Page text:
FROM Daryl Evans
Gearing Up for the Stanley Cup It'll cost less for a New York Ranger fan to fly to LA, stay in a hotel and buy a ticket for tomorrow's Game One of the Stanley Cup series than it will to just buy a ticket for Game Three in New York next Monday.
Los Angeles: the New Capital of North American Hockey "No one saw this coming. Not this way, certainly." Those are the first lines in Helene Elliott's account of the Los Angeles Kings ' triumphant seizure of the Stanley Cup last night at Staples Center. She writes about hockey for the LA Times . We speak with her and with Kings radio commentator and former Kings player, Daryl Evans. Segment image: Jeff Carter #77 of the Los Angeles Kings holds up the Stanley Cup. Photo by Bruce Bennett/Getty Images
For First Time since Gretzky Era, Kings Back in Stanley Cup The Los Angeles Kings were eighth this year in their division of the National Hockey League. But after defeating the Phoenix Coyotes in overtime last night in Arizona, they've now won the division championship and are in the finals for the Stanley Cup. Daryl Evans played for the Kings, the Washington Capitols, and the Toronto Maple Leafs. He's now the Kings' radio commentator on KTLK AM 1150 and for the Kings Radio Network.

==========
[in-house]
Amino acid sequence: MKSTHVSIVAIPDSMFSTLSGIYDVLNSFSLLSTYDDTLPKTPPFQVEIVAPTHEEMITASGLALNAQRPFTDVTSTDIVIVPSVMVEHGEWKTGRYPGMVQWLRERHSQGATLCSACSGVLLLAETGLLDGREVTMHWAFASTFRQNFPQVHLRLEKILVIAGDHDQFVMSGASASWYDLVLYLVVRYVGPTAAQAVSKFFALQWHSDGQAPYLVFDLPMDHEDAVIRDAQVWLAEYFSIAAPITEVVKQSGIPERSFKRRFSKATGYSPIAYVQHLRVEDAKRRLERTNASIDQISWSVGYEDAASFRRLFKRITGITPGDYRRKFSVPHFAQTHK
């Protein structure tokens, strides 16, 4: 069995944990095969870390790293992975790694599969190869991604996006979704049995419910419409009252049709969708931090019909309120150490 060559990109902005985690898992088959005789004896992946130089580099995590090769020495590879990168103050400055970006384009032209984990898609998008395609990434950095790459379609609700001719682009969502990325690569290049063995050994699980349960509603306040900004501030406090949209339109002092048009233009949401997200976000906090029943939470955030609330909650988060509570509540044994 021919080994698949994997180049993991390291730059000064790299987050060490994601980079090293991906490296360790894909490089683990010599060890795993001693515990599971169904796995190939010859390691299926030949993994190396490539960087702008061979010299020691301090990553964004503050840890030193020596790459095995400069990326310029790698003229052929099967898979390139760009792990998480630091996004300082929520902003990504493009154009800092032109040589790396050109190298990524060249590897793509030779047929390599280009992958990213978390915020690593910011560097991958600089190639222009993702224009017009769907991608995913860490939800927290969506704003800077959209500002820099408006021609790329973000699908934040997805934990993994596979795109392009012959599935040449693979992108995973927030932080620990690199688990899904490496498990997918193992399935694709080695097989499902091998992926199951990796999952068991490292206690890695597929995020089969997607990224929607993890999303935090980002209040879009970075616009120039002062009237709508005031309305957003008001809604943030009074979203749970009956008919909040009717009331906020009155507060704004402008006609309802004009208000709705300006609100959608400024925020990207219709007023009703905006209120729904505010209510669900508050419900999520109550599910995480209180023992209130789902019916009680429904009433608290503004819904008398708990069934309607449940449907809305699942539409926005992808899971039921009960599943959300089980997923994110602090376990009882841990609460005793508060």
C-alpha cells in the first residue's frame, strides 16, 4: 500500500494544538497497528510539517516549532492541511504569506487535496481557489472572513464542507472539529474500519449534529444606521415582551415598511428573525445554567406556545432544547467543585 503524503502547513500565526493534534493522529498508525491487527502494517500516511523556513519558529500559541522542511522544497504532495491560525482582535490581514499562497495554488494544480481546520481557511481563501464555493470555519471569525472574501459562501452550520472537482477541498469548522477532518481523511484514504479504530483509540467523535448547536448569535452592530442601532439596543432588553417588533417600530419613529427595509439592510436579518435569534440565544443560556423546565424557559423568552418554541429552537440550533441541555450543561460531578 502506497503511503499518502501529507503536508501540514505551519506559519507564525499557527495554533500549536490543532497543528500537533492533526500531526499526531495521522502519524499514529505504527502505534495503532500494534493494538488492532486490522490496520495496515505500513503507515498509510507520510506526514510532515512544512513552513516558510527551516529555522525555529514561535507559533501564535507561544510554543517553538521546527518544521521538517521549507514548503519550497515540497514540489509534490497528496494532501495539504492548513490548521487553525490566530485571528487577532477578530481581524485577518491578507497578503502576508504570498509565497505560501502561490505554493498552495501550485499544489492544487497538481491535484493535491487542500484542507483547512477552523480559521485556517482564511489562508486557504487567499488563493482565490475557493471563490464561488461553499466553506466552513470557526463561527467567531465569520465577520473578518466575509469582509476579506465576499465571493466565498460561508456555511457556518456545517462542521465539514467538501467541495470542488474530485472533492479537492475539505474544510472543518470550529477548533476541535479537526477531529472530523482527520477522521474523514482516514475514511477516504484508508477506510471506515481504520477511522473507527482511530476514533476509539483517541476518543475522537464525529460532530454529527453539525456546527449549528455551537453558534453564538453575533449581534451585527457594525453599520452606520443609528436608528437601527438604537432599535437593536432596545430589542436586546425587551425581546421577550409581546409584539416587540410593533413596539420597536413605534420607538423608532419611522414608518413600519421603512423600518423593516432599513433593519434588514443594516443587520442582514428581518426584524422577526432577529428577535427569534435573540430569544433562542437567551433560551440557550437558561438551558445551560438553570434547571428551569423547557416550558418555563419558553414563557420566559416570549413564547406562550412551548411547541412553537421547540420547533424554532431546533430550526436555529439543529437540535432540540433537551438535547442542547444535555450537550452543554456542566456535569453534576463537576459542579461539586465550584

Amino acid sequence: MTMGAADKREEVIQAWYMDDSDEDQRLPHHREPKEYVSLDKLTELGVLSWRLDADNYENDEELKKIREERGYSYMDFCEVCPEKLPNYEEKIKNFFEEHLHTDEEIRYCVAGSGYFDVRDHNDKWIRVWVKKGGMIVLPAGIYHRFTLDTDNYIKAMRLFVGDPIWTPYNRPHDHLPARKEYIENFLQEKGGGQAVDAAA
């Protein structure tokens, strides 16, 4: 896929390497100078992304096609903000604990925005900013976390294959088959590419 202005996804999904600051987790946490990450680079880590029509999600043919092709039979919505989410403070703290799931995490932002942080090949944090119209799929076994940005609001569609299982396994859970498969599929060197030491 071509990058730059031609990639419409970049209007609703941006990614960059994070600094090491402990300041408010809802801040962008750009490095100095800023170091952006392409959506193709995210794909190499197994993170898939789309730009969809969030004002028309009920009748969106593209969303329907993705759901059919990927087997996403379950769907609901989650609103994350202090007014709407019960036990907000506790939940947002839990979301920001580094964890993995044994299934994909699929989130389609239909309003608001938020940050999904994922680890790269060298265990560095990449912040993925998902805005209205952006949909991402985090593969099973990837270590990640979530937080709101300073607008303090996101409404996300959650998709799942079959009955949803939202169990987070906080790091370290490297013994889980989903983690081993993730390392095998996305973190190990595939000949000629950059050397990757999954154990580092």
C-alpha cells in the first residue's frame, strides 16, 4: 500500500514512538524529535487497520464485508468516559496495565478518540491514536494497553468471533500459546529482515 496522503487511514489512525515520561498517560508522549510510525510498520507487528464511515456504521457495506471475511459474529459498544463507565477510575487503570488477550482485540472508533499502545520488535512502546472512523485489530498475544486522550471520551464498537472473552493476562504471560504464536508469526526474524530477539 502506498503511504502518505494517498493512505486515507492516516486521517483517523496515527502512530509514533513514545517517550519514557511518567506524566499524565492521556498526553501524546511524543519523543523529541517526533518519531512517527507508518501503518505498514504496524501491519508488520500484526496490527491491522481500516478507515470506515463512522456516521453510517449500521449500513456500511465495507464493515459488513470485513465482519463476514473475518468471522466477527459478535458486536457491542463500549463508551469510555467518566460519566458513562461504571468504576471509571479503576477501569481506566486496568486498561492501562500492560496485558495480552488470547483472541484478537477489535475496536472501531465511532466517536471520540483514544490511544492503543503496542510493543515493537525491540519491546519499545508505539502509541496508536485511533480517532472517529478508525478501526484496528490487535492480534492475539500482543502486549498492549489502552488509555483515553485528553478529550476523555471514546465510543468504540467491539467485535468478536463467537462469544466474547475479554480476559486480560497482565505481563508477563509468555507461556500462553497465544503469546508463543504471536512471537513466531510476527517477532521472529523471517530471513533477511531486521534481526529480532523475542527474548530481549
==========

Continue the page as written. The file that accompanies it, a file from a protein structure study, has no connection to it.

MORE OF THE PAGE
Can the Kings Make LA an Ice Hockey Town? LA's reputation for ice hockey is lousy. After all, this is not a place where kids learn to skate on frozen ponds, lakes or rivers frozen over by winter. And the Los Angeles Kings haven't had a respectable season since 1993, in the Wayne Gretzky era. Now that may be changing. The Kings are having a great season. But there's also a lot more hockey being played around here than most people realize, and it's not all about professionals and kids.
Terrorism and tweets, hate speech and murder Just days before an election, Britain is coping with a rash of deadly terrorism, and Prime Minister Theresa May is on the defensive. And again today, President Trump has tweeted criticism of the Mayor of London. Later, a double murder in Portland, Oregon has revealed the ugly past of a supposedly “progressive” city. One immediate question: is “hate speech” protected by the First Amendment?